First published via Houston Style Magazine, June 2017
Biopics are notoriously hit or miss. For every Ray – there are a dozen others that never should have been made – a visual reminder that not every story can be accurately recreated on screen. When it comes to artists the bar is even higher, raised by the expectations of living family members and anxious fans. So when it comes to the memory of legends like Tupac Shakur, well, the stakes are even higher.
Arguably one of hip-hop’s most enigmatic and outgoing personalities, for many the “California Love” artist was more than his music, a hip-hop prophet capable of switching effortlessly between Black Panther rhetoric and carefree classics like “I Get Around.” It’s a contradiction that All Eyez On Me tiptoes around, as newcomer Demetrius Shipp Jr. steps into the shoes of Shakur.
Bolstered by the success of films like Notorious and 2015 hit Straight Outta Compton, a biopic on Shakur’s life has long been overdue. Gunned down at just 25-years-old, it took over two decades to bring his story to life, thanks in part to a revolving door of directors that included the dismissal of veteran John Singleton. Now the film is finally here, raking in over $27 million during its Father’s Day debut last weekend.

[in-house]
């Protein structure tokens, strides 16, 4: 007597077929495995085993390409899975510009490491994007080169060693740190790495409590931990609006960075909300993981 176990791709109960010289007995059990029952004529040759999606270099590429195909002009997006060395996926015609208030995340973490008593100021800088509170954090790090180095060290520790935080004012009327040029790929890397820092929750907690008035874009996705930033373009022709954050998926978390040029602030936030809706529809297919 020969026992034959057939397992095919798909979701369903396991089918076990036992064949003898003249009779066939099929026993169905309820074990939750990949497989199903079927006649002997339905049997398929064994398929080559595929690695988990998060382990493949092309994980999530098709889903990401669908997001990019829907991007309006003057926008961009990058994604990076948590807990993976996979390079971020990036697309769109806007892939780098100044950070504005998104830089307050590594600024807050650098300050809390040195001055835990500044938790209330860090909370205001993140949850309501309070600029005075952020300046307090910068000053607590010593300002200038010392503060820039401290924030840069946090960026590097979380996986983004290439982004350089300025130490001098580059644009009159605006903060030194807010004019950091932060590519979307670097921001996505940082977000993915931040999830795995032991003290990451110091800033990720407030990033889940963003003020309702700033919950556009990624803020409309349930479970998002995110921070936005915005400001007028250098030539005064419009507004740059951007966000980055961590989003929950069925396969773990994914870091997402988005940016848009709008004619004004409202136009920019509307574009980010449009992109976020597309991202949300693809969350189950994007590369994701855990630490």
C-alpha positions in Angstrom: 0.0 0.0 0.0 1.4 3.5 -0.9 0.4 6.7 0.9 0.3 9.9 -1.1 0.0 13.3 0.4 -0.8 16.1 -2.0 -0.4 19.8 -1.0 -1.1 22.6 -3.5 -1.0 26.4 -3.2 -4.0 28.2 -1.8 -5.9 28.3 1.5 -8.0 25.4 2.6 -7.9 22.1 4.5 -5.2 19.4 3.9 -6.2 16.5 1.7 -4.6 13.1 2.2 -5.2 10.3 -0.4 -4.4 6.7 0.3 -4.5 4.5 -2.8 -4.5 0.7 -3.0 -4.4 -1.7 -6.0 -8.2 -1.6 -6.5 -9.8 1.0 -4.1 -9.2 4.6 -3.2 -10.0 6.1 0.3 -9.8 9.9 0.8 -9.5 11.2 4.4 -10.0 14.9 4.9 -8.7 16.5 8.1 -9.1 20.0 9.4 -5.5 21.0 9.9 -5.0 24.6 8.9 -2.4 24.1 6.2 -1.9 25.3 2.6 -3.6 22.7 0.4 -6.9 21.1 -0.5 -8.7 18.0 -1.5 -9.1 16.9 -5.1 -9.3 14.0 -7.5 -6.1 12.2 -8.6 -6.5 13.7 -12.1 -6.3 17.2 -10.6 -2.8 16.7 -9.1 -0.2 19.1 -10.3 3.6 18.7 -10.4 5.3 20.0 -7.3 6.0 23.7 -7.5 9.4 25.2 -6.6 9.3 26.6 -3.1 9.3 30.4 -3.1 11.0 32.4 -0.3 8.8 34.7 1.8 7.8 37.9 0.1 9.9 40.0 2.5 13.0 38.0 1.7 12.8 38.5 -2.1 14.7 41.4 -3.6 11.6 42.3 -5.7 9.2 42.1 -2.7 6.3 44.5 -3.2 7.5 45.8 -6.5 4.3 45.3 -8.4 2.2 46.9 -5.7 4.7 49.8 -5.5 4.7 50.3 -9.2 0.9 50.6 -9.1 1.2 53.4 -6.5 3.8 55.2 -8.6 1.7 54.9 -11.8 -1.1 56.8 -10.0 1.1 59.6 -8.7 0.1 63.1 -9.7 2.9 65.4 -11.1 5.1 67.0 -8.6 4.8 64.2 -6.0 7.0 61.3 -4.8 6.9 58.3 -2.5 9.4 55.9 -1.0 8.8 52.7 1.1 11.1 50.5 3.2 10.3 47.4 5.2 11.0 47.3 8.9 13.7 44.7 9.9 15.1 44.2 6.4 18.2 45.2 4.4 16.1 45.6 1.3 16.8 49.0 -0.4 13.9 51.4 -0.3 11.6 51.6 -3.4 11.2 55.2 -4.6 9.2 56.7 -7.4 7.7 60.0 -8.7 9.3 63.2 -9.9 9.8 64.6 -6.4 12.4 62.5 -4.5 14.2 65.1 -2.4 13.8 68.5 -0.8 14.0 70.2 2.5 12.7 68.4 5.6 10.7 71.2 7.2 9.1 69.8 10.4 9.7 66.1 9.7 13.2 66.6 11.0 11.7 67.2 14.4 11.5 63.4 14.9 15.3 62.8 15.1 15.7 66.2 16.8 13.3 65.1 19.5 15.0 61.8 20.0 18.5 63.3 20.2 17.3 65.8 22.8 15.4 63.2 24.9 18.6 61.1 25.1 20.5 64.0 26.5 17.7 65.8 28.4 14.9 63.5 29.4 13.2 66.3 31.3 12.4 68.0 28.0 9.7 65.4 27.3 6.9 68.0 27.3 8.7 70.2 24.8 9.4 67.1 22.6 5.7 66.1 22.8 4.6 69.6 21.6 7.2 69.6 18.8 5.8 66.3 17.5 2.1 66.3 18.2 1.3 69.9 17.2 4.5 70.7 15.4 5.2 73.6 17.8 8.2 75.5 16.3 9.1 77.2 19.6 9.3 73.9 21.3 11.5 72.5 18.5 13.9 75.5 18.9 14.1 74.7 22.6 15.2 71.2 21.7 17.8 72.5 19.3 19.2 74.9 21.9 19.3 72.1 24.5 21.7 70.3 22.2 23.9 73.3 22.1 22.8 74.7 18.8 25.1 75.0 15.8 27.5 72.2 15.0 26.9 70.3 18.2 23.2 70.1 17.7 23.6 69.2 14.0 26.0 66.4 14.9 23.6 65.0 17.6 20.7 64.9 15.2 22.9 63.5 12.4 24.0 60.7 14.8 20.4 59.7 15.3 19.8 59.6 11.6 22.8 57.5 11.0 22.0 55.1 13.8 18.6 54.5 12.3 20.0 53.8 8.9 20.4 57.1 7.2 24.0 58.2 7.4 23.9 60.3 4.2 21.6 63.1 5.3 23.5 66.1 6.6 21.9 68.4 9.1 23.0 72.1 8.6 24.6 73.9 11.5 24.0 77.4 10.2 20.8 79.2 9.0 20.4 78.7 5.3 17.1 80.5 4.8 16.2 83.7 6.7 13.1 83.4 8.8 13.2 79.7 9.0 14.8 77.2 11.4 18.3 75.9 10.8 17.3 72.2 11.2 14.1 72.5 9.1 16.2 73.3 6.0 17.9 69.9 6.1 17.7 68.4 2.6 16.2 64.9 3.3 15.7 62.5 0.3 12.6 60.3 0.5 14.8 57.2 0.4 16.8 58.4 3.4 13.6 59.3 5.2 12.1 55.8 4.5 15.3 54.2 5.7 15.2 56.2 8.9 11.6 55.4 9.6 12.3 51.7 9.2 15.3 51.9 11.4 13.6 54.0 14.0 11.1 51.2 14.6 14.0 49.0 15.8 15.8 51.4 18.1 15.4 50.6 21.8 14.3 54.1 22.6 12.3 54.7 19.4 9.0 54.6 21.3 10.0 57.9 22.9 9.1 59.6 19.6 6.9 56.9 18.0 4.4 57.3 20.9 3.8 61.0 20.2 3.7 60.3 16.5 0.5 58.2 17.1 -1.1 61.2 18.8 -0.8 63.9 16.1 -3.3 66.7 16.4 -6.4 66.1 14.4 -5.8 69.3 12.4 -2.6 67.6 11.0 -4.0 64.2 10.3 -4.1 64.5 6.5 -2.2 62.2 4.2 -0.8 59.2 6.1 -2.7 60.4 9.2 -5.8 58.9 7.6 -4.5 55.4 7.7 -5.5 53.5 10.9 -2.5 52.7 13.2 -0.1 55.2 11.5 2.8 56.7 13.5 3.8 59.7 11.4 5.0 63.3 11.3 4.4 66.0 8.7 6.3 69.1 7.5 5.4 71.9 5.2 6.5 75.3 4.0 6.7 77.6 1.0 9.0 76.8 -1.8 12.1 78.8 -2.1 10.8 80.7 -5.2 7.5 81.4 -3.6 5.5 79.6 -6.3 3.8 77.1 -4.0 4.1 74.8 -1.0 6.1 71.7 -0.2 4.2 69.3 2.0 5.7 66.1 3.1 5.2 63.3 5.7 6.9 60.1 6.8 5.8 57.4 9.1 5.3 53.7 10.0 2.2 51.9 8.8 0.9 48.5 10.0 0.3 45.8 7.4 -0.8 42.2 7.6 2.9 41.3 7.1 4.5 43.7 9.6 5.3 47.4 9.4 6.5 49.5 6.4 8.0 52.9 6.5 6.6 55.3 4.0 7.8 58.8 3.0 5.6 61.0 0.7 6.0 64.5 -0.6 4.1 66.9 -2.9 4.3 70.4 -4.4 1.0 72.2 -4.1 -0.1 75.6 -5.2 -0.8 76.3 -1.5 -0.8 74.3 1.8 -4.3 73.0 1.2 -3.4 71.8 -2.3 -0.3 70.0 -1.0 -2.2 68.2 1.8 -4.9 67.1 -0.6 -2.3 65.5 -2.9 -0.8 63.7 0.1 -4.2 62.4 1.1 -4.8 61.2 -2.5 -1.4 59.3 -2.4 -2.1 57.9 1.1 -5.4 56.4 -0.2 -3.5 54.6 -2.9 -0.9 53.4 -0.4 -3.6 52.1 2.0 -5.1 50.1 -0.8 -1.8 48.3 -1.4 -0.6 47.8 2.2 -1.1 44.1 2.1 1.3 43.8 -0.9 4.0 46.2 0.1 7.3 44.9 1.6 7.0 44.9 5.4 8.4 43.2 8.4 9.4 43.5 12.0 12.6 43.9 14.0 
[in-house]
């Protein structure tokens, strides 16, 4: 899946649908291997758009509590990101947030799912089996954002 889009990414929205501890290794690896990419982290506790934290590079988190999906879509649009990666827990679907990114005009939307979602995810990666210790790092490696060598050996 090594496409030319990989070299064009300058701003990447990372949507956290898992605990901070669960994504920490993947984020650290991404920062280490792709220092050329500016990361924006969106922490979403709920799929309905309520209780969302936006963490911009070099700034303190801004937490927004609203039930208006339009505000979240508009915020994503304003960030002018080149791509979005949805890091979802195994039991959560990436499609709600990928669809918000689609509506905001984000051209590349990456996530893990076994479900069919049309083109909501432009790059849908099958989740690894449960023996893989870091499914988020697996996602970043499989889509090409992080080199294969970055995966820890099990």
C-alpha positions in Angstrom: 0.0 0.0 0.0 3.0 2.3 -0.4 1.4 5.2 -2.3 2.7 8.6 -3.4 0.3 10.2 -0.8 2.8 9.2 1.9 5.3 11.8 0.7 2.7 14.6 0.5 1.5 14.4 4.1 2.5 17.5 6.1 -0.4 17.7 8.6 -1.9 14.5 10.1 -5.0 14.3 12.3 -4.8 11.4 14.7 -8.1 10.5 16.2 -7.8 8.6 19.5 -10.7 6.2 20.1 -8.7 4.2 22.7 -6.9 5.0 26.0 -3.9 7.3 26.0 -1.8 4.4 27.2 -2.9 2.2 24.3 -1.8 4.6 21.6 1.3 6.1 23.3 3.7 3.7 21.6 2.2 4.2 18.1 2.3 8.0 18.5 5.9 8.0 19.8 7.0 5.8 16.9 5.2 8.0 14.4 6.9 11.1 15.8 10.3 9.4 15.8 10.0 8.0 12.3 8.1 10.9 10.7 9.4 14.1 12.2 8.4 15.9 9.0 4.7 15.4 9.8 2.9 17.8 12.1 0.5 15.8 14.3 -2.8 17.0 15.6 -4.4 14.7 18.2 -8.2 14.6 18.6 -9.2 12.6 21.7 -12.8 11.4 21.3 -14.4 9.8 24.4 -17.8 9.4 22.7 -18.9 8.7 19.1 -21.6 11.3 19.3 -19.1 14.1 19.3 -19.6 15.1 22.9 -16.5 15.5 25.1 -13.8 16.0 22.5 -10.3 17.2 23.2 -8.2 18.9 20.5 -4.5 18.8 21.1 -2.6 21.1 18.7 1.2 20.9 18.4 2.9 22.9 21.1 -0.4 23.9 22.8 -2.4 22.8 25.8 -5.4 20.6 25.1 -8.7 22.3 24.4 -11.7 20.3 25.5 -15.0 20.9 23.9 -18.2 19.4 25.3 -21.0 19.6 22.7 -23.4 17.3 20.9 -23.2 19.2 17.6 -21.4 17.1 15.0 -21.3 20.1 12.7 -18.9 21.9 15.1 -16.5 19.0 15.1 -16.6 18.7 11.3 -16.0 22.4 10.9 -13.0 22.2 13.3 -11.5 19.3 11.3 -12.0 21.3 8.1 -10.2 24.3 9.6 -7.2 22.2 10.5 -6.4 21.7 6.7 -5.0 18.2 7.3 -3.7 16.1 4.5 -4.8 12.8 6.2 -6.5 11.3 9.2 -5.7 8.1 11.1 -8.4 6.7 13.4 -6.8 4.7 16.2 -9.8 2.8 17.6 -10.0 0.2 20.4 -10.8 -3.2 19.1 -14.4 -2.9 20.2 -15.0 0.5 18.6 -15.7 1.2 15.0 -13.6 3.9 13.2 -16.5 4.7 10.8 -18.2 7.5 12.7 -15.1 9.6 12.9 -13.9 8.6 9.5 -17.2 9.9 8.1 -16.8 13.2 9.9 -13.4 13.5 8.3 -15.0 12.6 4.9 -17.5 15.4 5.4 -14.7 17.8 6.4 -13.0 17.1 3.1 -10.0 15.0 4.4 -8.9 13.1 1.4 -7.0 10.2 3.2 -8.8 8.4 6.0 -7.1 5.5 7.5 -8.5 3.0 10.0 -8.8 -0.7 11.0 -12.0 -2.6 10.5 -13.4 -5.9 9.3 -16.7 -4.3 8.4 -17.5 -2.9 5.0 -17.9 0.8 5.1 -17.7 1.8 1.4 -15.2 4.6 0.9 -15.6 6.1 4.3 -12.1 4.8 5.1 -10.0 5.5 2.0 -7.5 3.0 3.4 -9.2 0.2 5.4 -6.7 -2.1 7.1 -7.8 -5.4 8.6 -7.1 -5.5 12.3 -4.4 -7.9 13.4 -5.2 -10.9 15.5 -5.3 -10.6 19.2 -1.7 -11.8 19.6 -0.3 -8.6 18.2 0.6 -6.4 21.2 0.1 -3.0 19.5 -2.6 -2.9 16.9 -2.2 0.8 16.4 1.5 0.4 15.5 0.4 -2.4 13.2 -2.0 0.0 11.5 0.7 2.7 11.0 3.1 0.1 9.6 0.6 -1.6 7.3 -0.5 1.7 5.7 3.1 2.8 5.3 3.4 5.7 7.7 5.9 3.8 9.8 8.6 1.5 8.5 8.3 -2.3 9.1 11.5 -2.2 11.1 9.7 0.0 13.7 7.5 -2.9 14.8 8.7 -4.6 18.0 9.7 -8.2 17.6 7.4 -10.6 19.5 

Clocking in at over two hours long, Benny Boom’s vision opens with Shakur behind bars, sentenced to over four years for a sexual assault he insisted he didn’t commit. He speaks with writer Hill Harper as the film unfolds, the audience watching as he transforms from a talented youth at the Baltimore School of Performing Arts – where he met Jada Pinkett-Smith, portrayed by Kat Graham – to a rising star navigating his way through the streets of California.
While the film shows his time in Digital Underground (with members Shock G and Money B playing themselves) and the ill-advised allegiance with Def Row Records, critics were quick to point out that many moments were missing; including his role in Juice and an infamous scuffle with the Hughes Brothers that ultimately cost him the role of Sharif in Menace II Society.
Pinkett also had choice words for the film, taking to Twitter to offer her own version of a few events, including a scene that suggested they’d argued shortly before his death. Undoubtedly more films will follow, but All Eyez On Me will stand as a noteworthy entry into Shakur’s evolving legacy, flaws and all. It’s strength lying in a passionate performance from Shipp and a fiery portrayal of Afeni Shakur, courtesy of Danai Gurira.
Fans will not learn anything new from this film, yet Shipp’s recreations of visuals like “Brenda’s Got A Baby” and “Dear Mama” are enough to capture the imagination. In the end, All Eyez On Me will stand as a noteworthy entry into Shakur’s evolving legacy. Hopefully, it’s the first of many films to follow.
Codeblack Films own, All Eyez On Me is in theaters now.